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Good, Bad & Ugly of Managing Long Leaf Pine

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Friday, June 7, 2019 - 7:00am

Announcer: Farm and family is a production of the Mississippi State University Extension Service.

Amy Myers: Today we're talking about the good, the bad, and the ugly of managing longleaf pine. Hello, I'm Amy Myers and welcome to Farm and Family. Today we're speaking with John Willis, Mississippi State University Assistant Extension Professor of Forestry. John, longleaf pine planting has become a little more popular these days. Why exactly has longleaf pine become more popular in forestry?

John Willis: That's an excellent question. I think there's really two reasons why longleaf has really increased in popularity. The first is, I think people have actually become aware of the fact that longleaf once was the dominant pine species throughout south and central Mississippi. The other aspect has been there's been a huge push in restoring longleaf and associated with that has been economic cost share programs where people would become eligible if they were to plant a longleaf pine on a historically longleaf pine site.

Another reason why people are really becoming interested in longleaf pine is the development of a pine  straw market. Now, this is primarily in south Mississippi, but land owners should be aware that they do receive a premium for longleaf needles compared to loblolly. So there's an economic incentive, which I think is also helping promote the species.

Amy Myers: What are some differences between longleaf and loblolly pine?

John Willis: The main difference is that longleaf pine has a grass stage. It's sort of, it's not unique amongst pines, but it's unique amongst the southern pines. There are four big southern pine species and that it does not initiate high growth right away. It appears to be a clump of grass. Really what this is is an adaptation to fire to where it keeps its [mara 00:01:45] stems protected in the long clumps of grass in the near or below ground. So if a frequent fire were to come along, it burns over the needles and protects the mara stem. Now it will not initiate high growth until it has about a one inch diameter at its root collar. That can take anywhere between two to seven years in the grass stage.

Amy Myers: There are some trade offs when planting each of these. What would you like to say about that?

John Willis: Associated with the grass stage is going to be a delay in growth. Anytime that you have a delay in growth, you're going to have a longer rotation. So land owners can expect to add another 5 to 10 years onto a timber rotation if they're growing longleaf compared to loblolly. The other thing that's really critically important is you have to be able to burn. Longleaf pine and fire are inextricably ... or they're inseparable, I should say. Part of that is due to it not growing up initially, so you need to keep the competition off of it. The other is a native fungal pathogen called brown spot needle blight that actually the management treatment that we use is we burn off the needle blight on the needles. Then the seedlings regrow clean needles. So those are the two reasons why fire is so important. So if you live in an area where it's difficult to burn, it's also very difficult to manage longleaf pine.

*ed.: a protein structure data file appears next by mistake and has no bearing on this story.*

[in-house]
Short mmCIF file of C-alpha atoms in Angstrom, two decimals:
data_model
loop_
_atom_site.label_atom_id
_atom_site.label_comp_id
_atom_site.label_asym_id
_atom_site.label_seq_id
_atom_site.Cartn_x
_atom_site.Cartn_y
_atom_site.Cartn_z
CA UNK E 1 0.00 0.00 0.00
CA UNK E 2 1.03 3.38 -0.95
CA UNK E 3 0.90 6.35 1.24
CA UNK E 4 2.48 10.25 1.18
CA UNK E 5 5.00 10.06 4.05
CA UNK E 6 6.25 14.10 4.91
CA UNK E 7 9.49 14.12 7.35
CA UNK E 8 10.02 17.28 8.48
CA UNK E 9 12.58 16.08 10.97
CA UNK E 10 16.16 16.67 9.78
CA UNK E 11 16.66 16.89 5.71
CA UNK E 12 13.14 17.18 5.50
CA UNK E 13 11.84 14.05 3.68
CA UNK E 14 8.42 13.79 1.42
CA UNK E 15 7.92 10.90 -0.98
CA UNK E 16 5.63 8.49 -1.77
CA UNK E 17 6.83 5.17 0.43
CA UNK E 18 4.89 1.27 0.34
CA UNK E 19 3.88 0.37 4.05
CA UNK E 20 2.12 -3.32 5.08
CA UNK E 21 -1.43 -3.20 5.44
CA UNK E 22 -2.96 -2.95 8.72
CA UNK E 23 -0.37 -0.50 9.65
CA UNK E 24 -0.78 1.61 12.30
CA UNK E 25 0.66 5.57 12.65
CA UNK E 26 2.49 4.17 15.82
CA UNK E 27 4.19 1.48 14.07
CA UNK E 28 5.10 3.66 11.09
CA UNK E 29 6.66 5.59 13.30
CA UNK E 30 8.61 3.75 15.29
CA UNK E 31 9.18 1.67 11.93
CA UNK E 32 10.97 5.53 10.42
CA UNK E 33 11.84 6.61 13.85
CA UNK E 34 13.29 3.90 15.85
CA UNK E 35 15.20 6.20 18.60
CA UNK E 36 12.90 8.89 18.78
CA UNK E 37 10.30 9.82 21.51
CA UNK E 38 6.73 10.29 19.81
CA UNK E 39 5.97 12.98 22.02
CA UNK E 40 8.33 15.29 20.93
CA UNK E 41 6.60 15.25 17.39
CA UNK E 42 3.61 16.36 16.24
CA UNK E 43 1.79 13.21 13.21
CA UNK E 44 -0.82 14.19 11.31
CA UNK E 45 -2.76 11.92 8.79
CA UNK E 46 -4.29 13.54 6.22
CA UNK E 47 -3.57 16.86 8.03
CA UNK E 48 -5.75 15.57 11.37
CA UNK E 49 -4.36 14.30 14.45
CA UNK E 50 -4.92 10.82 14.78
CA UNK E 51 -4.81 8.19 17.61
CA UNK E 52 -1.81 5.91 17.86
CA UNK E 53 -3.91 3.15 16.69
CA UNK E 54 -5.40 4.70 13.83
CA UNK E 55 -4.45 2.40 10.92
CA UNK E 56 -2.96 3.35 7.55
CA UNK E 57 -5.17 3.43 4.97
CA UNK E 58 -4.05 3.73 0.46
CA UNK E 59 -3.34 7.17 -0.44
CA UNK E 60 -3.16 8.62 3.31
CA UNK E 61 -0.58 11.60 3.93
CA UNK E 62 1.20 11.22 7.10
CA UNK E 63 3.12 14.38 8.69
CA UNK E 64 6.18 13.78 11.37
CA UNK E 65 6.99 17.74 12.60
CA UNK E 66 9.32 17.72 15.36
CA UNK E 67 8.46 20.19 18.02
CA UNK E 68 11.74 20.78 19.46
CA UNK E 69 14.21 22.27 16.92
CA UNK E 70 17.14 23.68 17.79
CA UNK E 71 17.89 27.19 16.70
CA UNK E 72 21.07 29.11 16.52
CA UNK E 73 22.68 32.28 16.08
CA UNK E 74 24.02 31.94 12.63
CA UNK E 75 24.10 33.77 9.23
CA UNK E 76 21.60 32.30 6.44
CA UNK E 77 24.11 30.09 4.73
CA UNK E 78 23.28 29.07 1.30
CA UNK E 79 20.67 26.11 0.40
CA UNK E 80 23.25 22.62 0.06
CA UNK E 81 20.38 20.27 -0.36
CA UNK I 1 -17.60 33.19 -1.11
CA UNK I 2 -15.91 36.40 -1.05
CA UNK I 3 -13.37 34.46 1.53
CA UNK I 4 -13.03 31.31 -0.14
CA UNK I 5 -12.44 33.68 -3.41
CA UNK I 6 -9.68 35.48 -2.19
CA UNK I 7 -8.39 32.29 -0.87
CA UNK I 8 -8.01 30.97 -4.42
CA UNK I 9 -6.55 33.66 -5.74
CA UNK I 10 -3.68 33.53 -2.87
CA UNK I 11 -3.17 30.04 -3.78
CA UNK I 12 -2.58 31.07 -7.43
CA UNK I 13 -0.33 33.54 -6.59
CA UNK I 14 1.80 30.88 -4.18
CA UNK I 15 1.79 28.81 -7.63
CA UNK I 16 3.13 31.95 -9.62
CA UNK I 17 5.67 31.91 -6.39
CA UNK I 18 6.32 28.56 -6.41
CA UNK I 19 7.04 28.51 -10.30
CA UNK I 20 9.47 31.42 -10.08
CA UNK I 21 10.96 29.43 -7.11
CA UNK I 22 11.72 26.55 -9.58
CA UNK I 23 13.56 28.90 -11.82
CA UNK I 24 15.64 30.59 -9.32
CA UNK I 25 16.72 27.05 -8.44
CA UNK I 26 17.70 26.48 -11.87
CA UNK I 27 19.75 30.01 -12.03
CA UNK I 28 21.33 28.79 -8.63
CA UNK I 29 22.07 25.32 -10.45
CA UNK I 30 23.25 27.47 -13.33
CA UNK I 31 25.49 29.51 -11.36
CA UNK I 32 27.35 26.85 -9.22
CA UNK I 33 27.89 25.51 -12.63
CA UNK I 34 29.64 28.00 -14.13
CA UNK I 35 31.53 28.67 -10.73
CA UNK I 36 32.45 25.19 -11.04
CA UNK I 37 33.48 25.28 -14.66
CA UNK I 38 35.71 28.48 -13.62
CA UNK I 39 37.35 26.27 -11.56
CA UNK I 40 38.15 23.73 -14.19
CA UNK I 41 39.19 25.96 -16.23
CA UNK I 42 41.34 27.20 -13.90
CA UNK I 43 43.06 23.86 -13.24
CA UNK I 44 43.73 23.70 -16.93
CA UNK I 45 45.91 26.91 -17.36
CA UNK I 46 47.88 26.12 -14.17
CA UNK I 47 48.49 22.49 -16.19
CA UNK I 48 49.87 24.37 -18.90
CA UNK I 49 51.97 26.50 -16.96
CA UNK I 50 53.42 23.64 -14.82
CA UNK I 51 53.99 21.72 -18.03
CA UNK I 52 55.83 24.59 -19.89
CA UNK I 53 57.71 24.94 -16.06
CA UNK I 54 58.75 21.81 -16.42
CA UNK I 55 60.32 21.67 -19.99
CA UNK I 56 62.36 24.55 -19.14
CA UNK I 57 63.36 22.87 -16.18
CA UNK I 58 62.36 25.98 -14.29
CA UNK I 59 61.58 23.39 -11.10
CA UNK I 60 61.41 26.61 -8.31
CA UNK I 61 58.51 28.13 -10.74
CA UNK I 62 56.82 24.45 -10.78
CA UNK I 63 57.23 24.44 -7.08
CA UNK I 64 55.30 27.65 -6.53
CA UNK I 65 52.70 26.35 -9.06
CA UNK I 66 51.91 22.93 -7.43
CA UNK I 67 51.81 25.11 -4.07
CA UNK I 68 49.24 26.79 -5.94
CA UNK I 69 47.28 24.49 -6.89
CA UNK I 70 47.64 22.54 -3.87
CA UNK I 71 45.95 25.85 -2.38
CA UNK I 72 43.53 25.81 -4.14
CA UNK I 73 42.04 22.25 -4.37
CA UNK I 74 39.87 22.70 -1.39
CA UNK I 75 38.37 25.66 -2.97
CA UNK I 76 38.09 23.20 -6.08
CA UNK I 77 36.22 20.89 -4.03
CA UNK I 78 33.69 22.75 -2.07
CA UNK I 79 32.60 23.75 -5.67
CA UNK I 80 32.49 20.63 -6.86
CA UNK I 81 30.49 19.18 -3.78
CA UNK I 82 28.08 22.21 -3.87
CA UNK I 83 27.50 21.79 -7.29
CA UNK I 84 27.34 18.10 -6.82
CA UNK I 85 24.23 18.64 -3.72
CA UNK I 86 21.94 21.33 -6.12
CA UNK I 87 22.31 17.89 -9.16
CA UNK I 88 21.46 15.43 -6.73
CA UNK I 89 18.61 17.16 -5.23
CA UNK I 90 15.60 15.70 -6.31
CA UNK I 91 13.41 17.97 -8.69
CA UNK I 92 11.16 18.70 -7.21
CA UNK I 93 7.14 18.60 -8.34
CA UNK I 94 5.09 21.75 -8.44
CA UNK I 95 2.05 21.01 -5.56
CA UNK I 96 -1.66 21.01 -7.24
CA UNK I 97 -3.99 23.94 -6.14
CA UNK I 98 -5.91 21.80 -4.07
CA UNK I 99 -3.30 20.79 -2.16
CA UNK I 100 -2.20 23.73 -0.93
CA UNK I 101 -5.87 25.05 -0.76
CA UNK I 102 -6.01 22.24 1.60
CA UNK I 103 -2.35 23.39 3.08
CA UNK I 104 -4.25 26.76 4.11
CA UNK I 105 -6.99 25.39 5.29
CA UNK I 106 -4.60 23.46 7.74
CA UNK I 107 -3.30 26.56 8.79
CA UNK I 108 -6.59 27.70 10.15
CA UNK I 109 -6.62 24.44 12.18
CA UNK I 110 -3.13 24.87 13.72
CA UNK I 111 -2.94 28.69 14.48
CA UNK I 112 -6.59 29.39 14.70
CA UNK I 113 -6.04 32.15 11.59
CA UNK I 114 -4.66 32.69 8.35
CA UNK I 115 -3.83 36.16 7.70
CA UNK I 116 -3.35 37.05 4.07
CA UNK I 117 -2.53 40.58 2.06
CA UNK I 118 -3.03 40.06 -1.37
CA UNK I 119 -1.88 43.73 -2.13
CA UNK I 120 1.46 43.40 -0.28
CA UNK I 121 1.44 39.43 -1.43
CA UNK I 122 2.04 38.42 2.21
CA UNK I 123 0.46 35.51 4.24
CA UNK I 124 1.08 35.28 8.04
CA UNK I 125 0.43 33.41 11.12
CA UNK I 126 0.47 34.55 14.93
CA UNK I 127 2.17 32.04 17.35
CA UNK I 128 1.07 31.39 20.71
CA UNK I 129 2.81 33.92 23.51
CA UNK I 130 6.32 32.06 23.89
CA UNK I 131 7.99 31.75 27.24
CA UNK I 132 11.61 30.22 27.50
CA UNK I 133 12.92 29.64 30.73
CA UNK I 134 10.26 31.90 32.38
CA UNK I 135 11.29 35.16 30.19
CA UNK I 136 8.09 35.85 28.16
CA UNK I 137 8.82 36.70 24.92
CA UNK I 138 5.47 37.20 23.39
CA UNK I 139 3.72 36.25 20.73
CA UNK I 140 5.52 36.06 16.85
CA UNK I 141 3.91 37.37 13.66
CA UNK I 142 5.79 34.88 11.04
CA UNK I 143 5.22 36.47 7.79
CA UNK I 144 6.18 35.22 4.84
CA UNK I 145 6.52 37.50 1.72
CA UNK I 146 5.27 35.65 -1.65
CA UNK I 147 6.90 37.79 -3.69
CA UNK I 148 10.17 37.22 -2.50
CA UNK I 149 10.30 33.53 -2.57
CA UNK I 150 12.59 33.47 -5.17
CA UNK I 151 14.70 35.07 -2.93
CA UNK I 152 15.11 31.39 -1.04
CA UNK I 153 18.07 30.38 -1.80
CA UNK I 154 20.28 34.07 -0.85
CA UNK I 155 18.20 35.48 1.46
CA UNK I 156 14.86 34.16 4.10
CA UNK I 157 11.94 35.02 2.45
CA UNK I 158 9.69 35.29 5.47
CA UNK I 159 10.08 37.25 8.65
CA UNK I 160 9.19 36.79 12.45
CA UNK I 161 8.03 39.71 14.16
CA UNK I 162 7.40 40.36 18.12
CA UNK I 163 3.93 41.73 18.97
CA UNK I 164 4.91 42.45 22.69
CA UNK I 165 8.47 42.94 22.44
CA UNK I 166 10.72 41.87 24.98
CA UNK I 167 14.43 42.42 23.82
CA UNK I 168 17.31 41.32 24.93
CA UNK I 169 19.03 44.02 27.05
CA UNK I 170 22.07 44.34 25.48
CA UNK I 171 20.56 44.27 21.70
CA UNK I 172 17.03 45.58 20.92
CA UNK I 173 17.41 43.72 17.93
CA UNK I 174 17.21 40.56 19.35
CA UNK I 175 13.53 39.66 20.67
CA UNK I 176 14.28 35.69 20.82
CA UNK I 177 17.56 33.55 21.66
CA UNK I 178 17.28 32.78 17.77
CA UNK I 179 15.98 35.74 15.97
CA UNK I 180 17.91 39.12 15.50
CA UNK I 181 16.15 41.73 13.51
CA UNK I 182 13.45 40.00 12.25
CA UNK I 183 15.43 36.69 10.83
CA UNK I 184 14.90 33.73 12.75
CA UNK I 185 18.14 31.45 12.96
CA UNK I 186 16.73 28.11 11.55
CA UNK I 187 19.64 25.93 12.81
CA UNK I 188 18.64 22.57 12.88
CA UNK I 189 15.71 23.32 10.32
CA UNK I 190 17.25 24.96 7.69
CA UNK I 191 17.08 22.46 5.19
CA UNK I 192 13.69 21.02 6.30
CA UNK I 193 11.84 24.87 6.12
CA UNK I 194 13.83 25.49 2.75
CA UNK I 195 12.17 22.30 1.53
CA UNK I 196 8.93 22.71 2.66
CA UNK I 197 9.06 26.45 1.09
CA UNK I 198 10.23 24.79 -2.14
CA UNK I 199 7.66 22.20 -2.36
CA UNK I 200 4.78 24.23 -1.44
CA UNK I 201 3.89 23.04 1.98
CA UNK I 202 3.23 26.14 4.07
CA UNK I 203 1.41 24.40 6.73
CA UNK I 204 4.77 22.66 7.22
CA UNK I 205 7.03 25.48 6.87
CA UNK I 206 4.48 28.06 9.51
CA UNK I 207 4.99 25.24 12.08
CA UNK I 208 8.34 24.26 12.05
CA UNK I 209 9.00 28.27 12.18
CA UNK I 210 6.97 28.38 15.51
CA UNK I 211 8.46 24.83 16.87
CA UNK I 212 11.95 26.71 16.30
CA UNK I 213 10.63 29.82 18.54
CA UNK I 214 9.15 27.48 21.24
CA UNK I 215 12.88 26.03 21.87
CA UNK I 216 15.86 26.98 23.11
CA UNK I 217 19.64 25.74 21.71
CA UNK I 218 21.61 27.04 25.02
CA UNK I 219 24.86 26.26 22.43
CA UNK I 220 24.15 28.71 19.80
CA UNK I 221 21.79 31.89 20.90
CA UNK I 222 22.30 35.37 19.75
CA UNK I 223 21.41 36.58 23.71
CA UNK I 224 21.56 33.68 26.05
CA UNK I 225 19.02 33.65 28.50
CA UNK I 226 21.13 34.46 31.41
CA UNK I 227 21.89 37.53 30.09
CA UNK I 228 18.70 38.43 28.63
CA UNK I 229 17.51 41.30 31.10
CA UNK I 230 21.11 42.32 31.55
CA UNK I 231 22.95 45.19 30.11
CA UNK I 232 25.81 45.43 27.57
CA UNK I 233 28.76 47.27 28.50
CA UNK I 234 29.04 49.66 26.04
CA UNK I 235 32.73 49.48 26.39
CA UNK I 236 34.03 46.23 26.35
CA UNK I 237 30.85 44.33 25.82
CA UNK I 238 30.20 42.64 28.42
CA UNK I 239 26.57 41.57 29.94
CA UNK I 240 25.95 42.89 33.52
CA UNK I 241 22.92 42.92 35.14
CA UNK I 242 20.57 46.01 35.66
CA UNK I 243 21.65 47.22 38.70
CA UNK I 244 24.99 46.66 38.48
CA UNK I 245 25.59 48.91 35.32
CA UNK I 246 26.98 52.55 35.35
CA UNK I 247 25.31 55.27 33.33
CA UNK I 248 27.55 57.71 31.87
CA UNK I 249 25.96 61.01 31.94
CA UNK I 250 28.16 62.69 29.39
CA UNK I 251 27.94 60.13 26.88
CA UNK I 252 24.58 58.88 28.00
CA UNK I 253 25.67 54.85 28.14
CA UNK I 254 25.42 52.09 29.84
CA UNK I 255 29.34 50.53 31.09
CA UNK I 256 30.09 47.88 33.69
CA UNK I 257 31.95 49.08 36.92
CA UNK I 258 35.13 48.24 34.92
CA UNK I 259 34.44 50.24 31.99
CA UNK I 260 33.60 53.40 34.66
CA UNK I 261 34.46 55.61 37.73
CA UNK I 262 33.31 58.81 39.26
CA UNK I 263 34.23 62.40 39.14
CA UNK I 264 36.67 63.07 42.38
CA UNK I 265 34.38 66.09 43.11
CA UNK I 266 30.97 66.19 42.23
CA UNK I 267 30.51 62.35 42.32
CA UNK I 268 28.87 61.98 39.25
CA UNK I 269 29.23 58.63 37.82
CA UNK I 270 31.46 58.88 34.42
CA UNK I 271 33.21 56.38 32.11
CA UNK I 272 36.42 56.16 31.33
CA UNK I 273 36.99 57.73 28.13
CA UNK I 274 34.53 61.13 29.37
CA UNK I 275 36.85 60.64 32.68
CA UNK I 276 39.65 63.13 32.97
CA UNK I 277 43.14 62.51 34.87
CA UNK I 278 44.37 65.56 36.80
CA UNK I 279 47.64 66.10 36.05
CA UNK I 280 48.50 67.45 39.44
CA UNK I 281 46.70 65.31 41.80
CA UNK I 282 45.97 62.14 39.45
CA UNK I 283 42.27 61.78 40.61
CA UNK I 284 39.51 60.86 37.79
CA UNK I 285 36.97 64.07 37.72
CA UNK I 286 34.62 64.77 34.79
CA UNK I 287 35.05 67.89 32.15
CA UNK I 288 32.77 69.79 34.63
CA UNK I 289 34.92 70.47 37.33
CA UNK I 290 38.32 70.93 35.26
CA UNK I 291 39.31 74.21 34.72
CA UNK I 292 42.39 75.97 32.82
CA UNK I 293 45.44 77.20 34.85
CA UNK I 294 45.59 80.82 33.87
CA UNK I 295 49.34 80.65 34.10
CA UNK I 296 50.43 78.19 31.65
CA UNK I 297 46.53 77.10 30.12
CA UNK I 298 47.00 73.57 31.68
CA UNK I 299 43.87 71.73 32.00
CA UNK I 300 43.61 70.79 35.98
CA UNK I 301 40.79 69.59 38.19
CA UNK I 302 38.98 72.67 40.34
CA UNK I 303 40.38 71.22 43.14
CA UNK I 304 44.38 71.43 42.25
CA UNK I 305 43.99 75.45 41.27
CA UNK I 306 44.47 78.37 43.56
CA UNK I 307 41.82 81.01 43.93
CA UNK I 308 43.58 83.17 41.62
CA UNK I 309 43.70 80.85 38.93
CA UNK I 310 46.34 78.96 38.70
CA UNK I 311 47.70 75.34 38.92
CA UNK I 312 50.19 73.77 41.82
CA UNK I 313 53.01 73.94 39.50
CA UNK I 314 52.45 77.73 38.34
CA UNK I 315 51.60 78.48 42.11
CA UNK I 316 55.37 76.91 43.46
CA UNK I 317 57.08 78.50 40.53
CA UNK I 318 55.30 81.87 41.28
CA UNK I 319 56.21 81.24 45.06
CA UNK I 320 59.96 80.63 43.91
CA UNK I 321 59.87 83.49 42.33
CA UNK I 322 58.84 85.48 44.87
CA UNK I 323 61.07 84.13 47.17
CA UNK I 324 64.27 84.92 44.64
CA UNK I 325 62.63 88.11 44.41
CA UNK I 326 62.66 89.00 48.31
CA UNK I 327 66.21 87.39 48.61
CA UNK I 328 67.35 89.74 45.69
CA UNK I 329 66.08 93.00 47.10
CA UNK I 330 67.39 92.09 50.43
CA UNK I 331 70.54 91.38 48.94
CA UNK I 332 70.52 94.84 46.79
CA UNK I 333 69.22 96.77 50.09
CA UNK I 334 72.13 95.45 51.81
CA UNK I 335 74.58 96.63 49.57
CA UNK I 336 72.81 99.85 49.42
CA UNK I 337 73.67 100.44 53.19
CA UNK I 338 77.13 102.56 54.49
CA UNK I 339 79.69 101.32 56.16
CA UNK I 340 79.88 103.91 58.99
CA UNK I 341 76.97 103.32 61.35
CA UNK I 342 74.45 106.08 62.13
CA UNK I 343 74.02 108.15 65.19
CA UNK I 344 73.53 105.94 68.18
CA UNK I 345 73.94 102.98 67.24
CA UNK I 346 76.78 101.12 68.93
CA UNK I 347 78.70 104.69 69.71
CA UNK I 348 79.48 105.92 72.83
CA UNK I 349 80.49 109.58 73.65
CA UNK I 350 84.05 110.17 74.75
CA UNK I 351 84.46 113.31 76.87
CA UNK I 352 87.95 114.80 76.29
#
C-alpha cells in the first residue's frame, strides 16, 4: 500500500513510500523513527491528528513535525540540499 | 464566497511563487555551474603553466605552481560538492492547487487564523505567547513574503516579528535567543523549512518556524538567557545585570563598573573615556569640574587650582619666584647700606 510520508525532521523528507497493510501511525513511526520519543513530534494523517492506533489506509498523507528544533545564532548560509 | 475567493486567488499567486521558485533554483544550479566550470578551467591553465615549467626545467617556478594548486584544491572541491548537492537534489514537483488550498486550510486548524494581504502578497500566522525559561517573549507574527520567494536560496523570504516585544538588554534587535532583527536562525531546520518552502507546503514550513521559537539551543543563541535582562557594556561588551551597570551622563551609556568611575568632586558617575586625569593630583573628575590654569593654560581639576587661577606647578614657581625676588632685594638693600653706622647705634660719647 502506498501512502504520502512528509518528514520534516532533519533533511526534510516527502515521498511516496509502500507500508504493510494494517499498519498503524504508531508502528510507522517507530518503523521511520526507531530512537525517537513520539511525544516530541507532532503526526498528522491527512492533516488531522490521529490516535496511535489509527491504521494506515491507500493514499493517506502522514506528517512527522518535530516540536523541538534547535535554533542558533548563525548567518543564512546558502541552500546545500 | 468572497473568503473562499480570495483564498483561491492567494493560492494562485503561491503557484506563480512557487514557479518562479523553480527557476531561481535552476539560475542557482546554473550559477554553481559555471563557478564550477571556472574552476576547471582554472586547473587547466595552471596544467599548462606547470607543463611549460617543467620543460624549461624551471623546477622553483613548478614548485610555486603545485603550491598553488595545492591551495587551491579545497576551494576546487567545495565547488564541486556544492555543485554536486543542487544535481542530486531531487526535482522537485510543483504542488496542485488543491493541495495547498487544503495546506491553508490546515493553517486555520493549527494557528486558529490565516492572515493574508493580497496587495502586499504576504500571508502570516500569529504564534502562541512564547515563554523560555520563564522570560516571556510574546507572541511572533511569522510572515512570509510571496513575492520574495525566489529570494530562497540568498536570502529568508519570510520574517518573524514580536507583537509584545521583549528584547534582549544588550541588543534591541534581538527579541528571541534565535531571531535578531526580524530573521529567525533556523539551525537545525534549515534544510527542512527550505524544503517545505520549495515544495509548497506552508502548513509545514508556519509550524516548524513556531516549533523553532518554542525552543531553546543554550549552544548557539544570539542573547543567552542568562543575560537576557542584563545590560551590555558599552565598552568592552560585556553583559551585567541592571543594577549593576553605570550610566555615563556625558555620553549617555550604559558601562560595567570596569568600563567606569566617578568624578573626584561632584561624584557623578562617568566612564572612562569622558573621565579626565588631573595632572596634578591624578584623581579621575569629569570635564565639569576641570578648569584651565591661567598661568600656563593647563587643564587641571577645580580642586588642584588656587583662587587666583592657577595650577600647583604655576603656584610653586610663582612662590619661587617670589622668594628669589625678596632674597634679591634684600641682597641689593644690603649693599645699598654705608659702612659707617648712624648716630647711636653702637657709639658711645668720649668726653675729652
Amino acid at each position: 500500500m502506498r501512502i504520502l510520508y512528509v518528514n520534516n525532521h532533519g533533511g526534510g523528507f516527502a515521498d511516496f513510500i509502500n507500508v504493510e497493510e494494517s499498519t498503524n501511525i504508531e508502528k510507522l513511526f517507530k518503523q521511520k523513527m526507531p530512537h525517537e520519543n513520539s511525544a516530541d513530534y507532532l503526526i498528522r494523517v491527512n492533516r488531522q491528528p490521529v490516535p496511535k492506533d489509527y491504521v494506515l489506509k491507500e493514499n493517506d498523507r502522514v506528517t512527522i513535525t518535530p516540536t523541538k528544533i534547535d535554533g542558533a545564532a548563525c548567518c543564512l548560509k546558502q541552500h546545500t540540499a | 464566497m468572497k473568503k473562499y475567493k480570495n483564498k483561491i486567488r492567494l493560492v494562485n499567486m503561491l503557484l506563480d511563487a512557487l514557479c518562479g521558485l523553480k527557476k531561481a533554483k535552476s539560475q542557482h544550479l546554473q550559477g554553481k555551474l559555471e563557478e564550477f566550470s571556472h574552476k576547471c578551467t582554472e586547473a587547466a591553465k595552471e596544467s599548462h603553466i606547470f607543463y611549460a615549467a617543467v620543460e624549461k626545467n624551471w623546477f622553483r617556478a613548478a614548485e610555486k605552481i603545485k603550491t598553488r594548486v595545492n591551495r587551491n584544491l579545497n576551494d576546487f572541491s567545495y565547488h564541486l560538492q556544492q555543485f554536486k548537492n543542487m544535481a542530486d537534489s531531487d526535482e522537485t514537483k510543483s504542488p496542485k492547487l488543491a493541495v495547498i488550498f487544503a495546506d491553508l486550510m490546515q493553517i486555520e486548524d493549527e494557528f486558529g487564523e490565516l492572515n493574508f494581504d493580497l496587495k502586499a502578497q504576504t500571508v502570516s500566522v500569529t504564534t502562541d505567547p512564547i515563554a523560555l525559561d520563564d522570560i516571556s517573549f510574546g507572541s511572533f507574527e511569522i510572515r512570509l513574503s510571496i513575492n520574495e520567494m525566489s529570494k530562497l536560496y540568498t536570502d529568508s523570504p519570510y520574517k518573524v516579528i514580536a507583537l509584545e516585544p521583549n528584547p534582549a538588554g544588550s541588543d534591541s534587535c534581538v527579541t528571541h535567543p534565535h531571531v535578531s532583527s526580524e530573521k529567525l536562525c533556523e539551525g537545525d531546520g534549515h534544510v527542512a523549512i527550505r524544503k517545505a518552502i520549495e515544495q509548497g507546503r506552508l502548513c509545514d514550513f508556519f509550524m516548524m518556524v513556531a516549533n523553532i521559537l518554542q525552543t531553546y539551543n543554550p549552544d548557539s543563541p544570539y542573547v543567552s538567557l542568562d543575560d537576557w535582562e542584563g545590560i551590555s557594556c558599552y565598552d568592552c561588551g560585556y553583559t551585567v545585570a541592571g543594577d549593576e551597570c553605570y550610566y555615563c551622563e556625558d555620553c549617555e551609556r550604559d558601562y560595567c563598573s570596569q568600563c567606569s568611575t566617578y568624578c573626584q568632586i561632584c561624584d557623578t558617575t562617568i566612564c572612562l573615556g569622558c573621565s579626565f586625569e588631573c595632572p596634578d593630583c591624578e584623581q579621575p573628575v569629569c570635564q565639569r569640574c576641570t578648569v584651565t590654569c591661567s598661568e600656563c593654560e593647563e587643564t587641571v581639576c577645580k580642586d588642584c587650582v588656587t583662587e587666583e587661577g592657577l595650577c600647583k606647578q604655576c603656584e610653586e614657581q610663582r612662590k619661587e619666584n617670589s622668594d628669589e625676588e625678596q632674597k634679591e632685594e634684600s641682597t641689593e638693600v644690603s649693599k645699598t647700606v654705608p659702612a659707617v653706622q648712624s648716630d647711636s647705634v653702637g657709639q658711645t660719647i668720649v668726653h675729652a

Amy Myers: What are some considerations to make when planting longleaf pine?

John Willis: The first thing is the fire issue. You have to be able to to frequently burn your property every two or three years. So if you live near roadways, hospital, chicken coops, any area where smoke creation, could be a problem, you may think about managing different species. Another issue that I like to bring up is markets. Anytime you're growing a crop, you have to be aware of the markets. A lot of longleaf, with it's pine straw and with its ability to produce utility poles can get you access to premium markets. But if those premium markets do not exist in your area, then there's really not an economic incentive to be growing longleaf pine.

Amy Myers: So for folks that might be considering planting longleaf pine, is there an area in the state of Mississippi that's better to plant longleaf pine?

John Willis: Well, in Mississippi, there's a pretty hard line. Basically if you're in Lauderdale County, heading south, you are okay planting longleaf pine. Anywhere north of there, longleaf becomes troublesome because of the ice. It just doesn't do very well. So I wouldn't recommend landowners plant it if your property is north of Lauderdale County.

Amy Myers: Okay. So for more information, if folks go to the College of Forest Resources website, which is C-F-R dot M-S state dot edu, then how would they be able to find some contacts if they need advice or anything about this subject?

John Willis: Sure. Just look up faculty members and Dr. Glenn Hughes or myself, Dr. John Willis, would be good resources to start with.

Amy Myers: Thank you so much. Today we've been speaking with John Willis, Mississippi State University Extension Assistant Professor of Forestry. I'm Amy Myers. This has been Farm and Family. Have a great day.

Announcer: Farm and family is a production of the Mississippi State University Extension Service.

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